How does a fire start and keep burning? Just as we need oxygen, so does a fire, and in approximately the same amounts. The air we breathe is 21% oxygen. If the level of oxygen should fall below 16%, there is not enough oxygen to support life, nor is there enough to support combustion. Our barns, usually designed to provide good ventilation, will permit a continuous supply of oxygen to a fire.
And, as we need fuel in the form of food to keep our bodies functioning, so does a fire. Fuels are found in three physical states: gases (natural gas, propane, hydrogen); liquids (gasoline, kerosene, alcohol, paint); and solids (coal, wood, grain, hay, plastics).
Gases in your barn are normally contained in consumer products in aerosol cans, such as grooming sprays or insect repellants. Liquid fuels are more common. Alcohol, alcohol-based liniments and rubs, hoof tars, and stop-chew products can be found in any barn. Of course, solid fuels are available in abundance–hay, straw, loose or baled shavings, grain, and the materials of which the barn is constructed.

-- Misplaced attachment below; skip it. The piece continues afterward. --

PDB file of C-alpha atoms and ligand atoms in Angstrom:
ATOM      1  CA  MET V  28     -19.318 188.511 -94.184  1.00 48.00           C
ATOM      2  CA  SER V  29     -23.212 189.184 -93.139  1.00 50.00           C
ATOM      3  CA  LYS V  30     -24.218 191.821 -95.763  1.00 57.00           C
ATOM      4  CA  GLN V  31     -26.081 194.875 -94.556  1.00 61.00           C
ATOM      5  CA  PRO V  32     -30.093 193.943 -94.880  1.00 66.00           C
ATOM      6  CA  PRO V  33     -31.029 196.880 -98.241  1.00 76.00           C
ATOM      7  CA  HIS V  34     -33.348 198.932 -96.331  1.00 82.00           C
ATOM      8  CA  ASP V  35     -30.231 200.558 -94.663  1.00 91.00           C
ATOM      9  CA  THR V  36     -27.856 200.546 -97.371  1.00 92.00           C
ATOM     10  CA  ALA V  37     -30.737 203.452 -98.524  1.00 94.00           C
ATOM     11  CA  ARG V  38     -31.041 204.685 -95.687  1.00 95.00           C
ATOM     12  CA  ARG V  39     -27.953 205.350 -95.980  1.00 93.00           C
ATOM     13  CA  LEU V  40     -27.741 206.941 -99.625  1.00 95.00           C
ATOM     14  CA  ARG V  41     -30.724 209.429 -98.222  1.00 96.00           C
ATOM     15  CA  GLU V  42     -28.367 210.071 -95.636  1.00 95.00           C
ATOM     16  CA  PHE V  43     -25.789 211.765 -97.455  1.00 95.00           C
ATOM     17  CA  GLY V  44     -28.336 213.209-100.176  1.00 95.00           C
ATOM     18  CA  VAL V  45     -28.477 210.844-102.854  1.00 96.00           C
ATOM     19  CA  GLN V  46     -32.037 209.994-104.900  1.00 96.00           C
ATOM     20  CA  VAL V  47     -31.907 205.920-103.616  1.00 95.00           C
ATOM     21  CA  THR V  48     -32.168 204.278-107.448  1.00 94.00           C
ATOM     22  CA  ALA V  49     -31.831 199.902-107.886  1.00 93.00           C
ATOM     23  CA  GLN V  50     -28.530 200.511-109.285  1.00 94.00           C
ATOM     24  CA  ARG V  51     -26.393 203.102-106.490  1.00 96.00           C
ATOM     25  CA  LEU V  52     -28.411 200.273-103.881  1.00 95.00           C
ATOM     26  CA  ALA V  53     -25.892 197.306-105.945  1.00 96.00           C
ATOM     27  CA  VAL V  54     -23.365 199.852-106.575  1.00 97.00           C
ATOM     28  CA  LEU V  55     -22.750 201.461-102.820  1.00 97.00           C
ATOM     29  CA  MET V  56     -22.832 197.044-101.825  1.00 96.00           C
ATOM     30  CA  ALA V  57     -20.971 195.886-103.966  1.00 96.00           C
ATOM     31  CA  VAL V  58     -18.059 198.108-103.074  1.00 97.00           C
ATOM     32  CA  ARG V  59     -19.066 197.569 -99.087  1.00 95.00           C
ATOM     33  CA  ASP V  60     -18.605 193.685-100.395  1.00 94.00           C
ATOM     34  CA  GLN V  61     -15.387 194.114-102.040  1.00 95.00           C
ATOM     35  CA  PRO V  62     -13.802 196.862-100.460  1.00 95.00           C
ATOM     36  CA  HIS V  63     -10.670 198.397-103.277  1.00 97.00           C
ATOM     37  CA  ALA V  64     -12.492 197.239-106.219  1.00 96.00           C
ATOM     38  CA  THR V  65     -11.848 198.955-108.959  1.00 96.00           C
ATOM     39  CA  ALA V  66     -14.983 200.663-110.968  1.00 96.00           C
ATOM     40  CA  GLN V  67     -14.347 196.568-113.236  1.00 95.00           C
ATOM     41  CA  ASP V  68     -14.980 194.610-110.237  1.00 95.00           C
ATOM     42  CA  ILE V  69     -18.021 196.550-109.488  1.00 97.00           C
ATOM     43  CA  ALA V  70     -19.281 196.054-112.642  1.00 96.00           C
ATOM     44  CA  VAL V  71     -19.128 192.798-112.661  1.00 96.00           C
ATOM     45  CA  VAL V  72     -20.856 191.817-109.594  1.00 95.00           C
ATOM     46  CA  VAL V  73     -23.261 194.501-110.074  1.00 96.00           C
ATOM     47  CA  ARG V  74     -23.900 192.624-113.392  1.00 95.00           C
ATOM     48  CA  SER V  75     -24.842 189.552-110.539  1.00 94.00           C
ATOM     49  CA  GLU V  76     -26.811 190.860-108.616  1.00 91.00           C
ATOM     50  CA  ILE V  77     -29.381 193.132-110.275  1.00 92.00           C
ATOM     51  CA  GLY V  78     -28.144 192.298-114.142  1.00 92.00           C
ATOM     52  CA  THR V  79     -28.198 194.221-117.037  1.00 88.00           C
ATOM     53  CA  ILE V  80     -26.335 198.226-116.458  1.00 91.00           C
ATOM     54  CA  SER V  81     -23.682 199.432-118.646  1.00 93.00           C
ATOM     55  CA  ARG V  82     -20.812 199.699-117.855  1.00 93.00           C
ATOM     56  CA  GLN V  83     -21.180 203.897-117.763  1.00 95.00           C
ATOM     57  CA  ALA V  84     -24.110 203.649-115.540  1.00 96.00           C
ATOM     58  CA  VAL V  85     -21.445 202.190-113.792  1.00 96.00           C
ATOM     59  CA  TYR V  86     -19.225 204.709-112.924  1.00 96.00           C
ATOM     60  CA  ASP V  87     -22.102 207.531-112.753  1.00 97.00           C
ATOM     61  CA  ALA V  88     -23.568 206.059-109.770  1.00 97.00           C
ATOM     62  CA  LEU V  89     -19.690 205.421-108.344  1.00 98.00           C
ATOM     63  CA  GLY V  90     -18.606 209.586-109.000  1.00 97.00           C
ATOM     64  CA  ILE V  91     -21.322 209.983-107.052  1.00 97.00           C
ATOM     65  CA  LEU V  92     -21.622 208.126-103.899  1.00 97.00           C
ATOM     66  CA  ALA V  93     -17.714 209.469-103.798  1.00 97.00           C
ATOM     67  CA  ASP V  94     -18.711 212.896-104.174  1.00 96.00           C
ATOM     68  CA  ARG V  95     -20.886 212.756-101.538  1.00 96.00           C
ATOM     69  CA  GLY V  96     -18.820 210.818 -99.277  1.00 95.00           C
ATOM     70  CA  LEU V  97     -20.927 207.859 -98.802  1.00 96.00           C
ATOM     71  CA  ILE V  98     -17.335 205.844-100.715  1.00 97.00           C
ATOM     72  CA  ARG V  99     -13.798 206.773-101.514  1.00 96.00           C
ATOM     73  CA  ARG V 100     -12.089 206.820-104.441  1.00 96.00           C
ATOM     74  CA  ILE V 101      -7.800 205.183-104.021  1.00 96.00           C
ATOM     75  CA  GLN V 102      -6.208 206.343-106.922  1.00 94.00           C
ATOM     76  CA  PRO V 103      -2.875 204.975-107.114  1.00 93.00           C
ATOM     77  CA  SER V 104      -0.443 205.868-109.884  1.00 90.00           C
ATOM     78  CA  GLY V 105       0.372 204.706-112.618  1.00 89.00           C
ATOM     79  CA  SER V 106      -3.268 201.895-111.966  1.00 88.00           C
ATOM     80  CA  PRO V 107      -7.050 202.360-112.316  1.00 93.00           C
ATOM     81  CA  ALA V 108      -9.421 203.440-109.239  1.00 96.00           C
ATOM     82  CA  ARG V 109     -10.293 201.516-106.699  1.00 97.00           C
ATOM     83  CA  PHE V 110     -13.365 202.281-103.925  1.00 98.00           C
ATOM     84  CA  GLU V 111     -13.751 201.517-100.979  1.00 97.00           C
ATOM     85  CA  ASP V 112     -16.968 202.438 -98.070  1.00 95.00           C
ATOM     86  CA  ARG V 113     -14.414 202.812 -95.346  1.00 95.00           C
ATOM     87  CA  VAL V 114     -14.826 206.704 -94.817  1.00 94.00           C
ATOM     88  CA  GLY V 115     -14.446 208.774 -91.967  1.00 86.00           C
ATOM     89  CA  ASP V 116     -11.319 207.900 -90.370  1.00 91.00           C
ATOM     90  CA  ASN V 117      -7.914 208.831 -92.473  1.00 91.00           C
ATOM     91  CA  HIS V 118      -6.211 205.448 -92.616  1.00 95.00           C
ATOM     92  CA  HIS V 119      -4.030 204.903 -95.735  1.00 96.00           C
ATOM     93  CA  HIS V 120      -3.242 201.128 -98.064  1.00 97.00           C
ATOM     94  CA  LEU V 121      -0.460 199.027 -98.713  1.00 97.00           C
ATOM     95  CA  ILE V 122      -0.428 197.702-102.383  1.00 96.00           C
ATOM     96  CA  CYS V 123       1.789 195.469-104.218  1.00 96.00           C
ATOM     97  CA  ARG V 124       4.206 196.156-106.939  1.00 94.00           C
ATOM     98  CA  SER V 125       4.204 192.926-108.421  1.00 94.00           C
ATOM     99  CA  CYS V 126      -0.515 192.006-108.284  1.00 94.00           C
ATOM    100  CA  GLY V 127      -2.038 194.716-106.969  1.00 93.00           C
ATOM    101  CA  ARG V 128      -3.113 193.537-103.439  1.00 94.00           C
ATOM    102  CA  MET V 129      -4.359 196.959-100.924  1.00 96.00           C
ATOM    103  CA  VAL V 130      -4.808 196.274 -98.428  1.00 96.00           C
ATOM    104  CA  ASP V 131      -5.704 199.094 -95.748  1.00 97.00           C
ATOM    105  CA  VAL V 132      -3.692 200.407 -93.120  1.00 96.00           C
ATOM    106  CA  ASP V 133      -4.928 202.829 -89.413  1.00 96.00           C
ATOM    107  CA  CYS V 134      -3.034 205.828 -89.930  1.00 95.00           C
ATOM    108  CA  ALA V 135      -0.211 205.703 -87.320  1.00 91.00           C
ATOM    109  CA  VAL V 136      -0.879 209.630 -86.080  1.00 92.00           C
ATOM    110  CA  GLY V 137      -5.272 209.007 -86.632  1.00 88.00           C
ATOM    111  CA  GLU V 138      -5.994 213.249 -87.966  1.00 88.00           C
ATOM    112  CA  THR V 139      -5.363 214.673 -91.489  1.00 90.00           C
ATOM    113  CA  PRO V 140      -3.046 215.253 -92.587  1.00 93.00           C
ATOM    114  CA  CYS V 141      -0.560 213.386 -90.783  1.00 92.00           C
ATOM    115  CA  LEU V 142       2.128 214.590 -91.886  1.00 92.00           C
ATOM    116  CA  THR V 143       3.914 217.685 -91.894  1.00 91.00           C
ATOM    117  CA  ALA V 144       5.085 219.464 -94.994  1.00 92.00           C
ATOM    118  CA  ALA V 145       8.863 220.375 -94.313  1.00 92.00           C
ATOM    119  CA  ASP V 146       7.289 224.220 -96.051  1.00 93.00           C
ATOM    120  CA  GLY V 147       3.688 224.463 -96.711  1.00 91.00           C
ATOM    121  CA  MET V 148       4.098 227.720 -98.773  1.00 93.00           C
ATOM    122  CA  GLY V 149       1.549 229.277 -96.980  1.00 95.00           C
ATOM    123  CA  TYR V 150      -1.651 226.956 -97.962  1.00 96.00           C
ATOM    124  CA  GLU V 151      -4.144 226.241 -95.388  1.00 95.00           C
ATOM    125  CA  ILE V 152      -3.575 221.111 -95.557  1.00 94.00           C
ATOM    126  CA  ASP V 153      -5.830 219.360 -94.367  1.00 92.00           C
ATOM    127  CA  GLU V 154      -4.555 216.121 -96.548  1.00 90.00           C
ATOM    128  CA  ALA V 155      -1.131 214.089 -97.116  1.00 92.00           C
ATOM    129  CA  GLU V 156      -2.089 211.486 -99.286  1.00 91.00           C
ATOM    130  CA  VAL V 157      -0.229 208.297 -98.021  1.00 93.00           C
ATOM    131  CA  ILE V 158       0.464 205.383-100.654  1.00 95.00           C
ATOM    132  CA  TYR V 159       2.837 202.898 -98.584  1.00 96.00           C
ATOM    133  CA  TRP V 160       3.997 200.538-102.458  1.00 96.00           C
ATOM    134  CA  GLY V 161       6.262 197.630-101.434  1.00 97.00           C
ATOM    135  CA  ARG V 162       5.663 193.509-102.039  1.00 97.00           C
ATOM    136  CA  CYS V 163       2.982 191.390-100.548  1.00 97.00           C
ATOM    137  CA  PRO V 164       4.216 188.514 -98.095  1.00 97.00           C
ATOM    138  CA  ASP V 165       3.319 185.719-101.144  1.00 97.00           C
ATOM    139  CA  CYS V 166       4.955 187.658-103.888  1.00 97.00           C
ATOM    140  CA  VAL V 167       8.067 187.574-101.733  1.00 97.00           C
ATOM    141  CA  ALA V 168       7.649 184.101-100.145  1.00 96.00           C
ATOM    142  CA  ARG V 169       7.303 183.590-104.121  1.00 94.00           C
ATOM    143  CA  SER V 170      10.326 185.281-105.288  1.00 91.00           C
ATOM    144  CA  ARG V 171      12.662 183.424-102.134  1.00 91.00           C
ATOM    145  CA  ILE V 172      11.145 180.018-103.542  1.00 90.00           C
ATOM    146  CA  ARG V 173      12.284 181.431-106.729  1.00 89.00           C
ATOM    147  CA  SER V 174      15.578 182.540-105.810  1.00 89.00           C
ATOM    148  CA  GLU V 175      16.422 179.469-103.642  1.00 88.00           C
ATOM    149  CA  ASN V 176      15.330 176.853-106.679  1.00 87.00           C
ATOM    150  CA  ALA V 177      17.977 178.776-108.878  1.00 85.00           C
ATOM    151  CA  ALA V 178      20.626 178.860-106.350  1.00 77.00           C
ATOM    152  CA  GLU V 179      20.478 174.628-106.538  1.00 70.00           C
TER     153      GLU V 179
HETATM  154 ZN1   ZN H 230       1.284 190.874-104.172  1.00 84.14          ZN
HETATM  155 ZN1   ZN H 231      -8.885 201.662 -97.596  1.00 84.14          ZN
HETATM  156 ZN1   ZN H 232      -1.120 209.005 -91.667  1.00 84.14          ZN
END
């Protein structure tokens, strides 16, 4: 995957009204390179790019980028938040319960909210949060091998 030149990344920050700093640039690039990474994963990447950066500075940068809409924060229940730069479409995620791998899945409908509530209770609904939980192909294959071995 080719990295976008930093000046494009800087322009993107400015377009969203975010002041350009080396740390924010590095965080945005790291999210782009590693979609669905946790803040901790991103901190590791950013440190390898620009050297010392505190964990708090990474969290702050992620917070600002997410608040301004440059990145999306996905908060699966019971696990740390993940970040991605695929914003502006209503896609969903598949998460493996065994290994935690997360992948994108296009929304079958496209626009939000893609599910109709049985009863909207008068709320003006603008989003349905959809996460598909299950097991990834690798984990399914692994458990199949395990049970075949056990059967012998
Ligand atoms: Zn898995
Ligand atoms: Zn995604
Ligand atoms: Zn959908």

Along with oxygen and fuel, there must be a source of heat that raises the fuel to its ignition point. Heat can be provided by sunlight, friction, electrical energy, open flame, compression of gases, and bacterial or chemical reactions. Combining heat with oxygen and fuel will permit a fire to start, but in addition to these factors, fire is maintained by chemical reactions that occur in the flame area itself, reactions which produce additional fuel and heat.
Fire suppression is successful when the tactics employed reduce or remove any of the essential components a fire needs to continue. Water is the most commonly used suppression material because of its ability to quickly lower temperatures below the fuel’s ignition point.